Short-term rentals are big competition for hotels, upstart industry reaching limits of urban expansion - by Mark VanStekelenburg

March 24, 2020 - Spotlights

Short-term rentals are now big competition for hotels, but the upstart industry is reaching the limits of urban expansion. At 16.8%, New York City is among markets with highest penetration of short-term rentals.

The short-term rental industry will expand to roughly 650,000 actively rented units in the U.S. this year, equal to 12.2% of U.S. hotel-room supply, as the fast-growing sector further expands in suburban, rural and resort markets, according to a new report from CBRE. New York City was the second largest short-term rental market in the U.S. in 2019, having grown 1.8% from its 2018 total.

CBRE’s analysis of data on short-term rentals shows that the industry’s growth rate overall is beginning to cool off to an expected year-over-year increase of 19% this year, down from 26% in 2019 and 39% in 2018. Part of that is the effect of growing from an increasingly larger base. Another factor, however, is that some short-term rental growth has shifted outside of big urban markets that are at or near saturation.

Short-term rentals typically are houses, condos and unoccupied apartments offered for nightly rent on distribution platforms such as AirBNB or Expedia Group’s VRBO and HomeAway. Many units are listed on multiple platforms, but not all units are available year-round.

Short-term rentals are now a $115 billion a year industry having penetrated many of the top cities in the U.S. While the influx of new short-term rentals may have slowed during 2019, New York City, one of the world’s top tourist and business destinations, is continuing to experience growth in this segment. As a result, traditional hotel valuations without consideration to the short-term rental market are no longer appropriate. We are working closely with our hotel clients to stay on top of the changes affecting their assets.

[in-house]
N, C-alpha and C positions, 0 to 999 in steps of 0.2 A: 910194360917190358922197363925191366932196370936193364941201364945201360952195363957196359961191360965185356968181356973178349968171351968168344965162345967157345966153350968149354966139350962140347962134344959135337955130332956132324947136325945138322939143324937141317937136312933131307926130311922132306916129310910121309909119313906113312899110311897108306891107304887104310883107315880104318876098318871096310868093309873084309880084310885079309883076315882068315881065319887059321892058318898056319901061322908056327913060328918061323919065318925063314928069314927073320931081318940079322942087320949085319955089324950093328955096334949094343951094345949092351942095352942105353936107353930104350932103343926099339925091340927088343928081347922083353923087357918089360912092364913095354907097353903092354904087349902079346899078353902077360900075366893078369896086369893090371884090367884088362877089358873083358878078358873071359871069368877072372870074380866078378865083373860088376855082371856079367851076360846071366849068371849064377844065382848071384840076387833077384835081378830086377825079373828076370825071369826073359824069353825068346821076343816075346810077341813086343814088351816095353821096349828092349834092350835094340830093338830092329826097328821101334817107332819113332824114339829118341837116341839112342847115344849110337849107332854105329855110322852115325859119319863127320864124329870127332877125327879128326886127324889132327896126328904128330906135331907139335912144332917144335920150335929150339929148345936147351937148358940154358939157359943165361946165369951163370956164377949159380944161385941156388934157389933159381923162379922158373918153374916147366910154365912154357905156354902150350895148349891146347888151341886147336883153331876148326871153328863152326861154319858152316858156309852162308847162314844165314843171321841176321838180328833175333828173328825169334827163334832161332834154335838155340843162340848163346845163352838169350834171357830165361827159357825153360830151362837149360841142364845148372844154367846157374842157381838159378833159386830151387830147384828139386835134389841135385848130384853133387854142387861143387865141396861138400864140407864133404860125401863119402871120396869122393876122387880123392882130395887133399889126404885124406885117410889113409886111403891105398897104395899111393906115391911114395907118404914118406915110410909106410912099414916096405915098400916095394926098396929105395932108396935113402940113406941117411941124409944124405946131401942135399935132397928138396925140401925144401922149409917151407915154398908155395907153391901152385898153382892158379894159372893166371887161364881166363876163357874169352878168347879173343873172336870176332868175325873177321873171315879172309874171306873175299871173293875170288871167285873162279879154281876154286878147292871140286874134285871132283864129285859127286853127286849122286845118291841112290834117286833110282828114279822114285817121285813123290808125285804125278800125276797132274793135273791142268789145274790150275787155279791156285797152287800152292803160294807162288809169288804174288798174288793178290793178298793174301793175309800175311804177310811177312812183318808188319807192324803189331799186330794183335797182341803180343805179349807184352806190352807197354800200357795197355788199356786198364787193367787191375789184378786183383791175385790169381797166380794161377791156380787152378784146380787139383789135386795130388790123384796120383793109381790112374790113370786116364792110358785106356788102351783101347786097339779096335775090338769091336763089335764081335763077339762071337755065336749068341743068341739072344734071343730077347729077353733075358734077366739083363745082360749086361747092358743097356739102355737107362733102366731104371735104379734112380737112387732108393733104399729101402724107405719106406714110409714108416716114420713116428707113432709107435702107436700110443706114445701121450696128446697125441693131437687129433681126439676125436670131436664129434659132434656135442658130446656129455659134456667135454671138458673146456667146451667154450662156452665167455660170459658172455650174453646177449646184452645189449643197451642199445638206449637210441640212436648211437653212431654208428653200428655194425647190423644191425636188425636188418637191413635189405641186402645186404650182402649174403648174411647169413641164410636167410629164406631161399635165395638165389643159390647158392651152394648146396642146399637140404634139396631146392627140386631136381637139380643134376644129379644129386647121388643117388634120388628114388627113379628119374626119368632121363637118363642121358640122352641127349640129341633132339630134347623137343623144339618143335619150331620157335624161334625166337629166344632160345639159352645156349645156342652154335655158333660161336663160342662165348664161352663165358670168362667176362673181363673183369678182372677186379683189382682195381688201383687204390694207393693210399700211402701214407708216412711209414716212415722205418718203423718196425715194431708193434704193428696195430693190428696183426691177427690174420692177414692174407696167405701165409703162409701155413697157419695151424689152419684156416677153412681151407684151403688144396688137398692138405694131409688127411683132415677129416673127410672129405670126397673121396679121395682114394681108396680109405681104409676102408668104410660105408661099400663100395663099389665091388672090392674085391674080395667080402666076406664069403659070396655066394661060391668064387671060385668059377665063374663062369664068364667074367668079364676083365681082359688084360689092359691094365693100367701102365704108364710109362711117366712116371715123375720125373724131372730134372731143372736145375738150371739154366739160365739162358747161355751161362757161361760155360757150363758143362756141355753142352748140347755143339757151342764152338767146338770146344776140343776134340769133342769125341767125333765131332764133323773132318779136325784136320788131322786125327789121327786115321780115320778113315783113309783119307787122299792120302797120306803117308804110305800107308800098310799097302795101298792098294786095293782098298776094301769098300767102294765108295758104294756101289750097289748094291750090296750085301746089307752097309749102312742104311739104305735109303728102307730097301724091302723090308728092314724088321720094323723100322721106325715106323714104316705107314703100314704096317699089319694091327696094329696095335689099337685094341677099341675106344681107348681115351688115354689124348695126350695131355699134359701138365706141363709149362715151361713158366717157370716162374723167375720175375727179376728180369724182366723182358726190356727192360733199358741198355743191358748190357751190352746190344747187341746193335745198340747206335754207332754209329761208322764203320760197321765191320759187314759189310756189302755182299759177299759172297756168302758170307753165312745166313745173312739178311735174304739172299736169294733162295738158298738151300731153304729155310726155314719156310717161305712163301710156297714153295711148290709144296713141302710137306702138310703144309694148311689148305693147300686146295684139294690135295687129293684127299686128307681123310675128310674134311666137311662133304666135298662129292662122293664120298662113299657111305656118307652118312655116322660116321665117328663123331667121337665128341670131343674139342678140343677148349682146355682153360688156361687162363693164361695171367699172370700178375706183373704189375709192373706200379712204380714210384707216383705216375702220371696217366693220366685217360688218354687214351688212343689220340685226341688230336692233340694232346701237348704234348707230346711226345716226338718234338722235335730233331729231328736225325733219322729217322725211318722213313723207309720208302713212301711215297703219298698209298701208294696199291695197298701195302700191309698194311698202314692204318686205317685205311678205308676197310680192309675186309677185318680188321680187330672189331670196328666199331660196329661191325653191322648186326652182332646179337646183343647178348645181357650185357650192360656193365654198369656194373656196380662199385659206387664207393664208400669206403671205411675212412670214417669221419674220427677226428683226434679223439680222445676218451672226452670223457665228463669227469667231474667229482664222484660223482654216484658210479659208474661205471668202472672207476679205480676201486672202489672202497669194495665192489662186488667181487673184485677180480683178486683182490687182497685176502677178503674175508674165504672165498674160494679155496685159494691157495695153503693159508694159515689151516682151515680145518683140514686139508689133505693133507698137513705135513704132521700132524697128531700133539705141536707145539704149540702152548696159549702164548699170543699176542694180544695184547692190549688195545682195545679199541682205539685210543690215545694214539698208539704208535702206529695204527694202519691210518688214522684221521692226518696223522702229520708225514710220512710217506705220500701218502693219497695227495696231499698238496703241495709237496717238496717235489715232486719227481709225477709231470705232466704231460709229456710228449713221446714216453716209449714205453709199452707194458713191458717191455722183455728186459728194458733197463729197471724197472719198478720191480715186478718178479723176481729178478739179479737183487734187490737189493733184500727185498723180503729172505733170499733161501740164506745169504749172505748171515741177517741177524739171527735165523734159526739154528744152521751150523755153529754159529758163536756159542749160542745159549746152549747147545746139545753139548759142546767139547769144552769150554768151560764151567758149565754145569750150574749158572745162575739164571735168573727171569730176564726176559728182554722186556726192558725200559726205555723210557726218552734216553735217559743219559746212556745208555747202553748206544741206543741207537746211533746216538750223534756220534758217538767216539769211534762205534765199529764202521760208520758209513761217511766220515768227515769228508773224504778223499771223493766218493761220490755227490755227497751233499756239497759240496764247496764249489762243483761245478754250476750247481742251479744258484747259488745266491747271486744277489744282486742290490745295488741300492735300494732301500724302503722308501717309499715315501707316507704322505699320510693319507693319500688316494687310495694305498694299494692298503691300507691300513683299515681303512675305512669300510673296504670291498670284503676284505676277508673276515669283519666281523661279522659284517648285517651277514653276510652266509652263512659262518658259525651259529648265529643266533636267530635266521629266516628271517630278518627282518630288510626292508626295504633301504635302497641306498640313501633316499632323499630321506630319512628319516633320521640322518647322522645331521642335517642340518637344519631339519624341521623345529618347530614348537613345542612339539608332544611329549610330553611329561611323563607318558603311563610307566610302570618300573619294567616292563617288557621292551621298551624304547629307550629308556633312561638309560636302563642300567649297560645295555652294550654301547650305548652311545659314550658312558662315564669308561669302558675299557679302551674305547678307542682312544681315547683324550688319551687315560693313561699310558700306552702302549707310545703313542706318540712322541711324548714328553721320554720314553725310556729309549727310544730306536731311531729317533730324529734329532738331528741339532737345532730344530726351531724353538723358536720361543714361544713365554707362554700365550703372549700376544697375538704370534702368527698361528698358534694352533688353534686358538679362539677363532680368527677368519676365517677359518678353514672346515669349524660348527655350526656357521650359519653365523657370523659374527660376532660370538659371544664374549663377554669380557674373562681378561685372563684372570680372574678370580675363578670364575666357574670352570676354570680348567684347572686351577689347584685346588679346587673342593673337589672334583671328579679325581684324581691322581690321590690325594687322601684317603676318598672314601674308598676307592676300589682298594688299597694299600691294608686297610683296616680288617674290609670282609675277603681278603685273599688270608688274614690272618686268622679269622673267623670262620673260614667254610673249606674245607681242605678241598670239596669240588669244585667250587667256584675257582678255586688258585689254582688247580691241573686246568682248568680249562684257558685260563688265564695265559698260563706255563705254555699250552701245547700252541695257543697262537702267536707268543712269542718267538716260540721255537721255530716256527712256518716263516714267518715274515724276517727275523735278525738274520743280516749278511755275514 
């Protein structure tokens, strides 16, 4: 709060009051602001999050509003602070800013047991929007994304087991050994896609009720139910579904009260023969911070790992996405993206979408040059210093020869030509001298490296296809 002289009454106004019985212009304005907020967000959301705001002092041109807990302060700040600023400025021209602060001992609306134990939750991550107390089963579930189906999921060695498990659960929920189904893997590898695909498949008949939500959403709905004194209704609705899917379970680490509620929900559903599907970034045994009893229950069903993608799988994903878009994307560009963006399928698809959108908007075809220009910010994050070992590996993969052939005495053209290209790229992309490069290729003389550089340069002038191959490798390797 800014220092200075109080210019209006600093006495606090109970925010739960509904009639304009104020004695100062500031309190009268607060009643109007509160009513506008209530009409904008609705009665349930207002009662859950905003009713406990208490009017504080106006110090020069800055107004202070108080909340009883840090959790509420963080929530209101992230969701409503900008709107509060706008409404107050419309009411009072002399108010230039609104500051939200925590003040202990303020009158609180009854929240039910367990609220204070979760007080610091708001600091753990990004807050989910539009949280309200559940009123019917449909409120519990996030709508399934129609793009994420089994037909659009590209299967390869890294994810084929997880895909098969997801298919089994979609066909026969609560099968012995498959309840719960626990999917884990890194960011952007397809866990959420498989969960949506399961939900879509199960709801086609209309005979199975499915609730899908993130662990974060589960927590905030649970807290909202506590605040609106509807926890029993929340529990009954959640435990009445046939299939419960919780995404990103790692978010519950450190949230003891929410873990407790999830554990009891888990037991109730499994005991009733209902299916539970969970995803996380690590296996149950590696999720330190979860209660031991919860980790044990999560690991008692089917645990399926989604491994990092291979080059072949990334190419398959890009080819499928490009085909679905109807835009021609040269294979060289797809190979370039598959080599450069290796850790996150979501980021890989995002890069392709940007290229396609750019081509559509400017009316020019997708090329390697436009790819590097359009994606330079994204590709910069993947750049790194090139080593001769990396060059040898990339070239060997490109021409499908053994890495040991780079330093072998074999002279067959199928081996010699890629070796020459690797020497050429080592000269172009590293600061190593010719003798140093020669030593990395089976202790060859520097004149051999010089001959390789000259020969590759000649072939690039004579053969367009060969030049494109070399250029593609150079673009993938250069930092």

CBRE calculates that a market reaches saturation, on average, when its STR supply matches 10% to 20% of its hotel-room supply. Select markets with substantial tourist draws, like Los Angeles and Miami, can sustain ratios in the high teens and 20s. Of the 30 largest U.S. hotel markets, 14 have short-term rental ratios of 10 percent or more with New York City at 16.8%.

The short-term rental industry has a direct impact on hotels, though short-term rentals are just one of many factors that can affect hotel rates and occupancies. High penetration of short-term rentals in a market tends to limit the ability of hotels in that market to raise rates, since more short-term rentals come online during periods of high demand and low vacancy when hotel rates typically rise. Hampering rate increases directly affects a hotel’s profitability. These factors, in turn, can contribute to deterring hotel construction in a given market.

Mark VanStekelenburg is the managing director of CBRE’s Hotels Northeast Practice, Manhattan, N.Y.



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